Instructions for current Audacity on how to split a long recording into multiple tracks then export as multiple audio files for the CD burn can be found at this page in the Manual.
- For legacy 1.2 and 1.3 versions of Audacity, please see this page Splitting recordings into separate tracks
Gapless burning of continuous material
By default, most CD burners add an appropriate two-second gap between CD tracks. However sometimes you may have a continuous mix or live concert where you want to play the CD without gaps but still want the ability to skip from one CD track to the next using the player controls.
To achieve this you can try turning off the setting in the burning software to add a gap, and/or set the burning software to Disc-At-Once (DAO) mode (if the CD burner and burning software support this). Be sure to use lossless WAV or AIFF files because most lossy formats like MP3 add silence padding. However even this may still result in a very short audible gap between tracks on some CD players.
The more reliable solution is to export a single file for the entire recording, then burn the CD with DAO using a cue sheet. The cue sheet can be generated from exported Audacity labels and specifies the start times of each CD track. This should provide smooth playback across tracks on any CD player that has reasonable support for gapless playback. For instructions, see Cue sheets.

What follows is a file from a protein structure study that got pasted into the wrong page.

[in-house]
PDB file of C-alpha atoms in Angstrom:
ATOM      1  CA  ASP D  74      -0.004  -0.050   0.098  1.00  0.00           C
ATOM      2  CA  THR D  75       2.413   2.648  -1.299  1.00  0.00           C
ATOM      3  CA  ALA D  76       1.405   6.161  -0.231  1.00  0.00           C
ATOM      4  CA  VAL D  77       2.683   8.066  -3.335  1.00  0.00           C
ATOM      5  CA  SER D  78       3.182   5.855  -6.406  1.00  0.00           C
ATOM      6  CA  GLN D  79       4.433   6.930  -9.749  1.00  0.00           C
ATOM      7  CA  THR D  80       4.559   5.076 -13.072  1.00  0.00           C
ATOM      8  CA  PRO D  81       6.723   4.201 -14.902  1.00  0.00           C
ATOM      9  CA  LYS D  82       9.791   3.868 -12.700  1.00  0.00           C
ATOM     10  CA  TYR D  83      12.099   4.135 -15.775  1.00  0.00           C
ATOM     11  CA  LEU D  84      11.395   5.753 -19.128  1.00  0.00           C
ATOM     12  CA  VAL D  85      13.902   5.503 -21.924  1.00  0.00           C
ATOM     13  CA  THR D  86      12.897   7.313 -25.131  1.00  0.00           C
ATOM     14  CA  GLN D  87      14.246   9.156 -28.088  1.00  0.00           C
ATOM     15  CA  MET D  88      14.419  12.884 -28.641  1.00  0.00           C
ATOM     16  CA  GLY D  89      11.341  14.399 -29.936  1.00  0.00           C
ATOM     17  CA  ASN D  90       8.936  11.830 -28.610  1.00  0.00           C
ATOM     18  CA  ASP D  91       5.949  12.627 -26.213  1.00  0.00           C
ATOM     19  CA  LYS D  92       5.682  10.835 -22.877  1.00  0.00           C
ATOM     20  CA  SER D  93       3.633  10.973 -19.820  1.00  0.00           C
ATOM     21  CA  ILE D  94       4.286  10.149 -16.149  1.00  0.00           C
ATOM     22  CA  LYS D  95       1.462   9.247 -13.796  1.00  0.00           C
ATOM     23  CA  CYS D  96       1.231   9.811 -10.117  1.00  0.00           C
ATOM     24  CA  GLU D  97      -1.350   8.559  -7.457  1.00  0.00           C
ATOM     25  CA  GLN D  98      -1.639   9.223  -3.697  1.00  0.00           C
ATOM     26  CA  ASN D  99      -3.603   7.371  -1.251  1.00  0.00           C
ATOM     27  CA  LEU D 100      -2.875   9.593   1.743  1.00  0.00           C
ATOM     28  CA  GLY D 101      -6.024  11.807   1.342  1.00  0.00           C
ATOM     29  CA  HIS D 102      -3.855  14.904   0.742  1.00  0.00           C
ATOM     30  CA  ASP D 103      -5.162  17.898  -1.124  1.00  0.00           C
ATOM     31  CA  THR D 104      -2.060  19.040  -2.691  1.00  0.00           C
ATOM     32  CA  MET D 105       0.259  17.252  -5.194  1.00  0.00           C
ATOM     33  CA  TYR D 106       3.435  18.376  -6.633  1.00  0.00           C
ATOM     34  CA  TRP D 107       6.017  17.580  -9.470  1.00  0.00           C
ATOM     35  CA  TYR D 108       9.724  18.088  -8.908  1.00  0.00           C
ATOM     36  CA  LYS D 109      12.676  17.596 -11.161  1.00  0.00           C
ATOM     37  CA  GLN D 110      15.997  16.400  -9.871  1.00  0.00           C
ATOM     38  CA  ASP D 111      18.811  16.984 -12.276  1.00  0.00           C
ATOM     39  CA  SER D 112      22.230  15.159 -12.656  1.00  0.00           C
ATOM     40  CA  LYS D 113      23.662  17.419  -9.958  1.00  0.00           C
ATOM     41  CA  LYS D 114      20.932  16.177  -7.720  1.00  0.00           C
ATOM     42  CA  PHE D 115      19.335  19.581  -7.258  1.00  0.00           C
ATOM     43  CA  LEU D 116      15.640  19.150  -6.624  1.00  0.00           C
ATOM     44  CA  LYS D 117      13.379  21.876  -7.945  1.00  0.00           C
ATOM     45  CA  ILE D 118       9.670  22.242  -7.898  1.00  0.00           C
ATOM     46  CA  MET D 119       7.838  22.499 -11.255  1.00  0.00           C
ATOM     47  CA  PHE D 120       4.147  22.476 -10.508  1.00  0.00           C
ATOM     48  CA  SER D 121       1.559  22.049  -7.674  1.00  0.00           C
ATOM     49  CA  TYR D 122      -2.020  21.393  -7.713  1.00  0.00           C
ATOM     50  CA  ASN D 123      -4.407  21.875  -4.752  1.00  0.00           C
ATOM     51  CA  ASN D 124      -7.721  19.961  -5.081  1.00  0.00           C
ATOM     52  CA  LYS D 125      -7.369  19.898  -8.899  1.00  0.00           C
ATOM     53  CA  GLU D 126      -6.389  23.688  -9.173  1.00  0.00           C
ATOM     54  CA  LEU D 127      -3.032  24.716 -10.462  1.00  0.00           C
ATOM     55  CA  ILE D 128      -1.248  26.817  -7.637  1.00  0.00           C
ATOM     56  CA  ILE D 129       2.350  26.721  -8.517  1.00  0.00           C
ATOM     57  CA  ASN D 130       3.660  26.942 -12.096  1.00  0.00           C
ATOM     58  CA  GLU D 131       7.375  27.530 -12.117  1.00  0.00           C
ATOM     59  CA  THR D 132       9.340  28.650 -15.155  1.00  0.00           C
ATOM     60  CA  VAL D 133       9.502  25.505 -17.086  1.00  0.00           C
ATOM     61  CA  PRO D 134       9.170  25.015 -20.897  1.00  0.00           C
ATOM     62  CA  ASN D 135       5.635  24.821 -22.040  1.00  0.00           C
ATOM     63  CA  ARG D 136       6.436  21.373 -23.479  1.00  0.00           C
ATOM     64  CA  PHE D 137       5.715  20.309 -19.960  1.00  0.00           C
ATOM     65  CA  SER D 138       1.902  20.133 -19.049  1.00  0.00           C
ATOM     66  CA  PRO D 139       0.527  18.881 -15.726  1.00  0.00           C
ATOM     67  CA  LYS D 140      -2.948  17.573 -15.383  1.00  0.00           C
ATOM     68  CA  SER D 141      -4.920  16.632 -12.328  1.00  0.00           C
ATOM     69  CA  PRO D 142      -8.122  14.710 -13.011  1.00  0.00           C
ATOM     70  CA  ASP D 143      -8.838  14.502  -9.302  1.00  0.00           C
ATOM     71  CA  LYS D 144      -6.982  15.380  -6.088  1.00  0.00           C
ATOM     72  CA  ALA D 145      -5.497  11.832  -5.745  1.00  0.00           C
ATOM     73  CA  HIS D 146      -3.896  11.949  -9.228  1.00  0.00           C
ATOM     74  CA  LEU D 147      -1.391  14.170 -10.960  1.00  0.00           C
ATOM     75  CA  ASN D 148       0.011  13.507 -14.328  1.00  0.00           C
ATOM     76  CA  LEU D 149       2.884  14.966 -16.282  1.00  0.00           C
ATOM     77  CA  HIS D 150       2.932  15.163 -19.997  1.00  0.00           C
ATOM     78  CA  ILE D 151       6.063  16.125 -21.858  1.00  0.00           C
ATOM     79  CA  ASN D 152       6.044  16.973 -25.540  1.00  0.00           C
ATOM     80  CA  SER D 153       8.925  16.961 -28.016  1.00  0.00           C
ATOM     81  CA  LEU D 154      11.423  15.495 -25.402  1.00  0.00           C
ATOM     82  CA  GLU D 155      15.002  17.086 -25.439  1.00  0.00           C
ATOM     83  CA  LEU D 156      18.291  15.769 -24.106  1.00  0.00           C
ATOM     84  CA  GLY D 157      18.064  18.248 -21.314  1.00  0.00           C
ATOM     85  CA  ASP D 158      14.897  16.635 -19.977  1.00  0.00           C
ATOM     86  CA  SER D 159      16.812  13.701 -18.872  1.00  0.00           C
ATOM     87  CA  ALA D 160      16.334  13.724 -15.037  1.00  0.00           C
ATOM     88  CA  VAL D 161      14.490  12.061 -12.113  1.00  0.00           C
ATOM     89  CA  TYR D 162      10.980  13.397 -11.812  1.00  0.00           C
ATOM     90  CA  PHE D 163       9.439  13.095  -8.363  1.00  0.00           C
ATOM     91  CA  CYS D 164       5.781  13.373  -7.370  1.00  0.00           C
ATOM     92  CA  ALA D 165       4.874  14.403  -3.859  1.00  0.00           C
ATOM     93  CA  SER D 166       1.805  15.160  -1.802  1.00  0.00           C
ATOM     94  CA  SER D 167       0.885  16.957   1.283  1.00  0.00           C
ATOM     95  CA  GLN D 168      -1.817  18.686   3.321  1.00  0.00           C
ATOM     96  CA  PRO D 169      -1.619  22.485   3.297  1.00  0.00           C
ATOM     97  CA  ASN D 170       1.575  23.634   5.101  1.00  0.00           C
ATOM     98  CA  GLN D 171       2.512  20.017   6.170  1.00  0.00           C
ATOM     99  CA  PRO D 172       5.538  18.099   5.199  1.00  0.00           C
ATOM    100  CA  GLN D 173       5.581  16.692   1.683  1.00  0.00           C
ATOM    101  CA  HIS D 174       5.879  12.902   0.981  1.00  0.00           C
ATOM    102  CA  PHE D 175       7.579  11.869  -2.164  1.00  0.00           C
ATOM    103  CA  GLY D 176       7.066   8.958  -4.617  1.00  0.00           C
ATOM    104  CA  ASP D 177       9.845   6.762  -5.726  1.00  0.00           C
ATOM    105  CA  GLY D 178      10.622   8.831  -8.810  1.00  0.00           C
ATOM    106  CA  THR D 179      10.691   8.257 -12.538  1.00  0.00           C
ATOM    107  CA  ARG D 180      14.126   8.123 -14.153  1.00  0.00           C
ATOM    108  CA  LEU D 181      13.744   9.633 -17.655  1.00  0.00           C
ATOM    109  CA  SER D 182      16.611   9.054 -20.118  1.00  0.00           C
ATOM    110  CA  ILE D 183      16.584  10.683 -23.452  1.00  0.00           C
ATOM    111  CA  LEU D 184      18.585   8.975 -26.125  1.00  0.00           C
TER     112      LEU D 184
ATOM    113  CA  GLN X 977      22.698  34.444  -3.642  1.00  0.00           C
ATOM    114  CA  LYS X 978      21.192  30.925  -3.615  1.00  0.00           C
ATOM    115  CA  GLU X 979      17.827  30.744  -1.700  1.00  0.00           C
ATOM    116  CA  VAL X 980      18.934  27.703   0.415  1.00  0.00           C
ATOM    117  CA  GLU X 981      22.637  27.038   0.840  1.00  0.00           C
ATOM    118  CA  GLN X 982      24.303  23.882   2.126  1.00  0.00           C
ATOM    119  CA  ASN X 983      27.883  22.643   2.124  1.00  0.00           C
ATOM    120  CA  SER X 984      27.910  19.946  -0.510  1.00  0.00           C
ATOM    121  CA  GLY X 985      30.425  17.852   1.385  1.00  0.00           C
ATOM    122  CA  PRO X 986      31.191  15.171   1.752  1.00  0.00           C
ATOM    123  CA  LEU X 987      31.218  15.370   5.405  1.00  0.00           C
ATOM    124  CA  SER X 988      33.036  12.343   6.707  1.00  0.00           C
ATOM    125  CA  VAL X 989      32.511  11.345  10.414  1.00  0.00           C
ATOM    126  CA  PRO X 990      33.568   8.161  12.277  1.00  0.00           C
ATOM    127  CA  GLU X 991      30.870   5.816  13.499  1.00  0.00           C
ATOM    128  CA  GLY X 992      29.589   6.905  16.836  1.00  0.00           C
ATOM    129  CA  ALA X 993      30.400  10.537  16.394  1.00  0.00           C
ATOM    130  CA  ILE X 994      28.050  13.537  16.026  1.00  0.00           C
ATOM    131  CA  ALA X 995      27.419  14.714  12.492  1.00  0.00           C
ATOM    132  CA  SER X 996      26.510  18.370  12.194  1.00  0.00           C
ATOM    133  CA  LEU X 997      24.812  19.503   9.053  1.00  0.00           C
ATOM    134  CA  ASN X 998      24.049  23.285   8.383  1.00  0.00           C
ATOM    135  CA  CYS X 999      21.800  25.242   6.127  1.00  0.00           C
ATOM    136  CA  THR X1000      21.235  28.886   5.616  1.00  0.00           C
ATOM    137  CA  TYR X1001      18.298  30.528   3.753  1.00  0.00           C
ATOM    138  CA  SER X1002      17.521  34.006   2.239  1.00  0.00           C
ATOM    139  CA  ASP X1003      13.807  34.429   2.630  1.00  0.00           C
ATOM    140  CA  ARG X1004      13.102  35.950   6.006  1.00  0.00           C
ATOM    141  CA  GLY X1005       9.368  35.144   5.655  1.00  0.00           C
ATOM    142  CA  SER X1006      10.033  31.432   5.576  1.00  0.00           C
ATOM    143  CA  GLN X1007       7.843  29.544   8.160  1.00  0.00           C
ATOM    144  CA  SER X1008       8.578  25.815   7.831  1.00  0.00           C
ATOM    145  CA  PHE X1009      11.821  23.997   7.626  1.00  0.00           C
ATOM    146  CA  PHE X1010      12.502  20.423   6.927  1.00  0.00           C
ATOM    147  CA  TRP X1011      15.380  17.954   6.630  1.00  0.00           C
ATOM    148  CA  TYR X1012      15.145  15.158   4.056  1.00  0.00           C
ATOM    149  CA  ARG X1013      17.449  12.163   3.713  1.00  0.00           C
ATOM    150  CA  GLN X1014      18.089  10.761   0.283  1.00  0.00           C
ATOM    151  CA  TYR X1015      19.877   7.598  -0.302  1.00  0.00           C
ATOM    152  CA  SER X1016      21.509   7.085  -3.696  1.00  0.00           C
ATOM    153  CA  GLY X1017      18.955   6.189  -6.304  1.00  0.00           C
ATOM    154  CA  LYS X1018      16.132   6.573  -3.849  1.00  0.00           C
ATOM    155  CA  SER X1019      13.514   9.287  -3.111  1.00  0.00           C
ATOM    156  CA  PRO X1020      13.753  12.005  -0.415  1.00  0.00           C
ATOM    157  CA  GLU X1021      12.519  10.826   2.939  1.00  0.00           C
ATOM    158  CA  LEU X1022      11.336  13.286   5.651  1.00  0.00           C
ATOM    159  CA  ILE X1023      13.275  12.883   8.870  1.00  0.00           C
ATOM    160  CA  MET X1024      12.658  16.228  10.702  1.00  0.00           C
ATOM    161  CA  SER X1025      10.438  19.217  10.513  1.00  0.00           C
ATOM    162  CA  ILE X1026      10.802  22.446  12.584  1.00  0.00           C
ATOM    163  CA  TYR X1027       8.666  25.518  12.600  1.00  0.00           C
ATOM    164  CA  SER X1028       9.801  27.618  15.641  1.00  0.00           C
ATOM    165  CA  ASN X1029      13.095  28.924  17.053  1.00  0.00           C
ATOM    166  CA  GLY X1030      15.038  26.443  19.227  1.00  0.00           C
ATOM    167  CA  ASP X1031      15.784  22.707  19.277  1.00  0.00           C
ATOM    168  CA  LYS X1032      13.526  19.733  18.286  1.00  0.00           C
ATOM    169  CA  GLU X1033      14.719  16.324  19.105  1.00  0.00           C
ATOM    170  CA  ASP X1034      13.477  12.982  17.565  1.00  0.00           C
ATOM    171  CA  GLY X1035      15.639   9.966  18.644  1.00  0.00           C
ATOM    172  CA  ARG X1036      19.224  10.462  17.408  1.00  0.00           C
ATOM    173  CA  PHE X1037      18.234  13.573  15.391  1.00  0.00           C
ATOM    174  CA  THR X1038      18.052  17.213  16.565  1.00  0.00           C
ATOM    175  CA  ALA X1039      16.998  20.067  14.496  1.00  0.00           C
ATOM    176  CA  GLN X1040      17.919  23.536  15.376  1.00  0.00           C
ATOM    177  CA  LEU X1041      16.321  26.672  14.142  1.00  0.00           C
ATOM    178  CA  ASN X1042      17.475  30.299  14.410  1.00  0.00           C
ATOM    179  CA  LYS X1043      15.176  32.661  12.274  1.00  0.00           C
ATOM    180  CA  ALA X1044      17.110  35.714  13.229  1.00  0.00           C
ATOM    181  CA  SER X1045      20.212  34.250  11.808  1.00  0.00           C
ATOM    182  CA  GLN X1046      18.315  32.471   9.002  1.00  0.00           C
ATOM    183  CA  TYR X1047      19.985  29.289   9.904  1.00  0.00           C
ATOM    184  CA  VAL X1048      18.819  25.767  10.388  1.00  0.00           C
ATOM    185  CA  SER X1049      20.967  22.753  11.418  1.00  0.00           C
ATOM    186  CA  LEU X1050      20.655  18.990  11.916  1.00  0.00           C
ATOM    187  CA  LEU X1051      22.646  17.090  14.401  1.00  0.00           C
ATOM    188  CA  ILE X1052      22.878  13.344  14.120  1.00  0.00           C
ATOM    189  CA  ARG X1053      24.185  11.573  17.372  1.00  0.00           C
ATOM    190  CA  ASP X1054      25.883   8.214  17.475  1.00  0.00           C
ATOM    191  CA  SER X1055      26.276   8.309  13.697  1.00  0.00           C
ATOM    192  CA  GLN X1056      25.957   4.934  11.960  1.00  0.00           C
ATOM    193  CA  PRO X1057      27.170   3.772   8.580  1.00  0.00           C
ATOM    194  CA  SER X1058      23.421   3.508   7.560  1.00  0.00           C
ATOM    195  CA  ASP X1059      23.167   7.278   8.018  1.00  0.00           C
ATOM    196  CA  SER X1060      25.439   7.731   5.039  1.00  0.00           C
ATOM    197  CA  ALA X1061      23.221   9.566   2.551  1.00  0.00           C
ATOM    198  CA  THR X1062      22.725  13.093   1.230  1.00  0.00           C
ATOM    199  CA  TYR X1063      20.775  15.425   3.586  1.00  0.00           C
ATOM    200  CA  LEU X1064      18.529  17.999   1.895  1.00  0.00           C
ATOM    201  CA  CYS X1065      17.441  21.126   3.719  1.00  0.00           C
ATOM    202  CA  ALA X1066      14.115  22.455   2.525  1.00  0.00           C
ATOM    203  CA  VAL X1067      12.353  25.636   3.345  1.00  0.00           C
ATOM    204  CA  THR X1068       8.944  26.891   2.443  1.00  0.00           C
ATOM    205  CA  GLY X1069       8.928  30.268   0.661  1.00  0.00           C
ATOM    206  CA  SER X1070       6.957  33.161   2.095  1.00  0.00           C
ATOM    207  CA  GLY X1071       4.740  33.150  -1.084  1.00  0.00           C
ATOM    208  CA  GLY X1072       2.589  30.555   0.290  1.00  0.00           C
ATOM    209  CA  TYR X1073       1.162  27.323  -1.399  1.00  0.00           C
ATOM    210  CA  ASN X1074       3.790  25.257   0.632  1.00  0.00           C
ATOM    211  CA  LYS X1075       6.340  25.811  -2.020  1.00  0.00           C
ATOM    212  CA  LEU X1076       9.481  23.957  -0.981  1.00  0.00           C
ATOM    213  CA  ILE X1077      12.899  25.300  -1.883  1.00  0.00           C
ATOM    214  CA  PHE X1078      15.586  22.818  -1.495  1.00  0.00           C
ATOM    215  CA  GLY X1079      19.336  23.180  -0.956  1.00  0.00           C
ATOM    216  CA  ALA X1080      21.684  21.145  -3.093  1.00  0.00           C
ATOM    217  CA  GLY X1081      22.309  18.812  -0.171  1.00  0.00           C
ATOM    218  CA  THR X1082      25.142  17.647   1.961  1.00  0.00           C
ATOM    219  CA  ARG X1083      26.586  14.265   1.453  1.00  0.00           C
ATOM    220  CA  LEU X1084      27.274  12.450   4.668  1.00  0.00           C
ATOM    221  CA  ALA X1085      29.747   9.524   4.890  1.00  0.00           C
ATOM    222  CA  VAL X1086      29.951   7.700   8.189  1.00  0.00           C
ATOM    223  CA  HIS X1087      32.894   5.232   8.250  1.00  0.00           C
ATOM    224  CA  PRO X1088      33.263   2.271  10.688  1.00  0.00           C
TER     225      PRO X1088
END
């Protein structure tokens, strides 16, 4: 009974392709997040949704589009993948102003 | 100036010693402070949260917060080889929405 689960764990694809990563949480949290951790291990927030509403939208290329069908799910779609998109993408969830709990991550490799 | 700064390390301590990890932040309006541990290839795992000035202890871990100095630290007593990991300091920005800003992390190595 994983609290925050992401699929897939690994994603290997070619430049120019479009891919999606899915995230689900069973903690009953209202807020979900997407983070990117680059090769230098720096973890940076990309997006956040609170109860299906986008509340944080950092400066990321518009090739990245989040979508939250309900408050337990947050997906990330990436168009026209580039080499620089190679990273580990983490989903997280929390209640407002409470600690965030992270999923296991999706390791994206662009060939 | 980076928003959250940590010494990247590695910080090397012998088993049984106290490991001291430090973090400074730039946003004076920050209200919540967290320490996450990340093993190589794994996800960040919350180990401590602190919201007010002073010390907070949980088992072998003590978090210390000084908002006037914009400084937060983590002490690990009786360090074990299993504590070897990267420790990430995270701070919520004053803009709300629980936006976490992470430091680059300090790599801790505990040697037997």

Data CDs and data DVDs
For burning really long files to optical media, you must burn either a "data CD" or a "data DVD". For example, burning MP3 files to a 700 MB "data CD" (sometimes called an "MP3 CD"), and using Audacity's default 128 kbps MP3 export bit rate gives over 11.5 hours' playing time.
If you were to choose a 64 kbps MP3 bit rate, about 23 hours of music would fit on the CD. To change the MP3 export bit rate, select "MP3 Files" in the File Export Dialog then click the button (in 1.3.2 or earlier versions of Audacity, open the then choose "MP3 Export Setup").
Note that the penalty of reducing the bit rate is lower sound quality (especially so for music, less so for speech).
A single layer 4.7 GB data DVD can accommodate nearly 80 hours of 128 kbps MP3 audio, though some older DVD players won't play DVD data discs, or only those containing certain audio or video formats.